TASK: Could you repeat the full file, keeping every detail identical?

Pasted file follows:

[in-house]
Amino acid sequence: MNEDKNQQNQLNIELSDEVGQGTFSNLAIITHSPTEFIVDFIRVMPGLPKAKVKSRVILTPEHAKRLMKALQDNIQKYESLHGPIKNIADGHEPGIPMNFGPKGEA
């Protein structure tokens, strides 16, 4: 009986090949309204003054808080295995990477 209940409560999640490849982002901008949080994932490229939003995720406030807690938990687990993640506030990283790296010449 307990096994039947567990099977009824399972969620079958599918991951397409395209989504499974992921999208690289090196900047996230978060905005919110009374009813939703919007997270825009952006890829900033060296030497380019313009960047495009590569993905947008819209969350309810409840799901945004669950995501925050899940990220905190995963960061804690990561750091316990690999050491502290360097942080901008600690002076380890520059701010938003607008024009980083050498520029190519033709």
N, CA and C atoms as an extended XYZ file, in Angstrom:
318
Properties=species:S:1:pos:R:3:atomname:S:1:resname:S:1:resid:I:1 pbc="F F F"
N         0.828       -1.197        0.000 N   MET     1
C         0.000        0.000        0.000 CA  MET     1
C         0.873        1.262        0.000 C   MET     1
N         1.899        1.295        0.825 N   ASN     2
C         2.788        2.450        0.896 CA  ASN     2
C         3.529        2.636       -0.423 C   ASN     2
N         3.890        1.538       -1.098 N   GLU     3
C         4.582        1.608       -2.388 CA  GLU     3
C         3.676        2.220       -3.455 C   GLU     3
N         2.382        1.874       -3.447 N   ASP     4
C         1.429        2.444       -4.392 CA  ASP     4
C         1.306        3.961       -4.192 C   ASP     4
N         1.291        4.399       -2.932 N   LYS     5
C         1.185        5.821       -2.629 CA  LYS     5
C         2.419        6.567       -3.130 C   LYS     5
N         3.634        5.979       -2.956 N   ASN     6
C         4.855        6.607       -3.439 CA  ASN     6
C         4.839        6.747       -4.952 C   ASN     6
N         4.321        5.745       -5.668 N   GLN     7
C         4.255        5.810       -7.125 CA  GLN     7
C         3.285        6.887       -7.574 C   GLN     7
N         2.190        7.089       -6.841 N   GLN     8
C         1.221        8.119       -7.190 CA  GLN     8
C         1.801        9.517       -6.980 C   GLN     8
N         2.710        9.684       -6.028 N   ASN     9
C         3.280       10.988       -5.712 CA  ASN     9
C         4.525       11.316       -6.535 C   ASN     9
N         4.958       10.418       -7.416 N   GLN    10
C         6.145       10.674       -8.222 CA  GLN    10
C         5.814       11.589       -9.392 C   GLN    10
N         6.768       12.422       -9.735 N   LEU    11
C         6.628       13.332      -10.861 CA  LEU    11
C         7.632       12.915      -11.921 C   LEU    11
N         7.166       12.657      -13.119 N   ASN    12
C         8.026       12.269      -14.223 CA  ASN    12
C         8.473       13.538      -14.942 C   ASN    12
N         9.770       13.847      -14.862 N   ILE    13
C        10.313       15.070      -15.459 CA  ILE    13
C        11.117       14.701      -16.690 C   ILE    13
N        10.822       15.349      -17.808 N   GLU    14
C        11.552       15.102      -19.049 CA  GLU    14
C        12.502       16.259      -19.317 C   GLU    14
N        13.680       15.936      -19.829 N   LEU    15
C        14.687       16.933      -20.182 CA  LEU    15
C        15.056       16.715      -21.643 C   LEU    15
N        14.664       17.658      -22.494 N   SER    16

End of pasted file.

[in-house]
Amino acid sequence: MNEDKNQQNQLNIELSDEVGQGTFSNLAIITHSPTEFIVDFIRVMPGLPKAKVKSRVILTPEHAKRLMKALQDNIQKYESLHGPIKNIADGHEPGIPMNFGPKGEA
């Protein structure tokens, strides 16, 4: 009986090949309204003054808080295995990477 209940409560999640490849982002901008949080994932490229939003995720406030807690938990687990993640506030990283790296010449 307990096994039947567990099977009824399972969620079958599918991951397409395209989504499974992921999208690289090196900047996230978060905005919110009374009813939703919007997270825009952006890829900033060296030497380019313009960047495009590569993905947008819209969350309810409840799901945004669950995501925050899940990220905190995963960061804690990561750091316990690999050491502290360097942080901008600690002076380890520059701010938003607008024009980083050498520029190519033709």
N, CA and C atoms as an extended XYZ file, in Angstrom:
318
Properties=species:S:1:pos:R:3:atomname:S:1:resname:S:1:resid:I:1 pbc="F F F"
N         0.828       -1.197        0.000 N   MET     1
C         0.000        0.000        0.000 CA  MET     1
C         0.873        1.262        0.000 C   MET     1
N         1.899        1.295        0.825 N   ASN     2
C         2.788        2.450        0.896 CA  ASN     2
C         3.529        2.636       -0.423 C   ASN     2
N         3.890        1.538       -1.098 N   GLU     3
C         4.582        1.608       -2.388 CA  GLU     3
C         3.676        2.220       -3.455 C   GLU     3
N         2.382        1.874       -3.447 N   ASP     4
C         1.429        2.444       -4.392 CA  ASP     4
C         1.306        3.961       -4.192 C   ASP     4
N         1.291        4.399       -2.932 N   LYS     5
C         1.185        5.821       -2.629 CA  LYS     5
C         2.419        6.567       -3.130 C   LYS     5
N         3.634        5.979       -2.956 N   ASN     6
C         4.855        6.607       -3.439 CA  ASN     6
C         4.839        6.747       -4.952 C   ASN     6
N         4.321        5.745       -5.668 N   GLN     7
C         4.255        5.810       -7.125 CA  GLN     7
C         3.285        6.887       -7.574 C   GLN     7
N         2.190        7.089       -6.841 N   GLN     8
C         1.221        8.119       -7.190 CA  GLN     8
C         1.801        9.517       -6.980 C   GLN     8
N         2.710        9.684       -6.028 N   ASN     9
C         3.280       10.988       -5.712 CA  ASN     9
C         4.525       11.316       -6.535 C   ASN     9
N         4.958       10.418       -7.416 N   GLN    10
C         6.145       10.674       -8.222 CA  GLN    10
C         5.814       11.589       -9.392 C   GLN    10
N         6.768       12.422       -9.735 N   LEU    11
C         6.628       13.332      -10.861 CA  LEU    11
C         7.632       12.915      -11.921 C   LEU    11
N         7.166       12.657      -13.119 N   ASN    12
C         8.026       12.269      -14.223 CA  ASN    12
C         8.473       13.538      -14.942 C   ASN    12
N         9.770       13.847      -14.862 N   ILE    13
C        10.313       15.070      -15.459 CA  ILE    13
C        11.117       14.701      -16.690 C   ILE    13
N        10.822       15.349      -17.808 N   GLU    14
C        11.552       15.102      -19.049 CA  GLU    14
C        12.502       16.259      -19.317 C   GLU    14
N        13.680       15.936      -19.829 N   LEU    15
C        14.687       16.933      -20.182 CA  LEU    15
C        15.056       16.715      -21.643 C   LEU    15
N        14.664       17.658      -22.494 N   SER    16